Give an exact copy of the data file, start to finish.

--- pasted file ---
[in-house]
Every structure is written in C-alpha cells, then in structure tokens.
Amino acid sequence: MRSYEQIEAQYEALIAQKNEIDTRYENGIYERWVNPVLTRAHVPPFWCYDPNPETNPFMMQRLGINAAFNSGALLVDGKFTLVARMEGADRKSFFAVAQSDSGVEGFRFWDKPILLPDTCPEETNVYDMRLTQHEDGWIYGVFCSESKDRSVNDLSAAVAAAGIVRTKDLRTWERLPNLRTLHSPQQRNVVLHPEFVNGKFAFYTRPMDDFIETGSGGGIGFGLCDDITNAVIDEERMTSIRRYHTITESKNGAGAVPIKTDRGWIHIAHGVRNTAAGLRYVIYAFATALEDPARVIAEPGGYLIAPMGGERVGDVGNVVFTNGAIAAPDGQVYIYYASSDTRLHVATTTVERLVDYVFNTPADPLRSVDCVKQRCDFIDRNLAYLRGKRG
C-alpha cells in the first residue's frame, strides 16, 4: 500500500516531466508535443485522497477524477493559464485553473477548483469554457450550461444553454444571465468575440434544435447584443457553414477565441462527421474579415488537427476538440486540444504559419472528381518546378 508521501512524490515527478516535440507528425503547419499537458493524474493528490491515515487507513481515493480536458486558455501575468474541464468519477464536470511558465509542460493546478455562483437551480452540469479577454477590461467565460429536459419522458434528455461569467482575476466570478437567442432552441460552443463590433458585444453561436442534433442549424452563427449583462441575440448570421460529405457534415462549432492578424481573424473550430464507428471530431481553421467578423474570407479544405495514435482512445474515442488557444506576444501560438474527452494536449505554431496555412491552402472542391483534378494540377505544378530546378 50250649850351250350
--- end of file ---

[in-house]
Every structure is written in C-alpha cells, then in structure tokens.
Amino acid sequence: MRSYEQIEAQYEALIAQKNEIDTRYENGIYERWVNPVLTRAHVPPFWCYDPNPETNPFMMQRLGINAAFNSGALLVDGKFTLVARMEGADRKSFFAVAQSDSGVEGFRFWDKPILLPDTCPEETNVYDMRLTQHEDGWIYGVFCSESKDRSVNDLSAAVAAAGIVRTKDLRTWERLPNLRTLHSPQQRNVVLHPEFVNGKFAFYTRPMDDFIETGSGGGIGFGLCDDITNAVIDEERMTSIRRYHTITESKNGAGAVPIKTDRGWIHIAHGVRNTAAGLRYVIYAFATALEDPARVIAEPGGYLIAPMGGERVGDVGNVVFTNGAIAAPDGQVYIYYASSDTRLHVATTTVERLVDYVFNTPADPLRSVDCVKQRCDFIDRNLAYLRGKRG
C-alpha cells in the first residue's frame, strides 16, 4: 500500500516531466508535443485522497477524477493559464485553473477548483469554457450550461444553454444571465468575440434544435447584443457553414477565441462527421474579415488537427476538440486540444504559419472528381518546378 508521501512524490515527478516535440507528425503547419499537458493524474493528490491515515487507513481515493480536458486558455501575468474541464468519477464536470511558465509542460493546478455562483437551480452540469479577454477590461467565460429536459419522458434528455461569467482575476466570478437567442432552441460552443463590433458585444453561436442534433442549424452563427449583462441575440448570421460529405457534415462549432492578424481573424473550430464507428471530431481553421467578423474570407479544405495514435482512445474515442488557444506576444501560438474527452494536449505554431496555412491552402472542391483534378494540377505544378530546378 50250649850351250350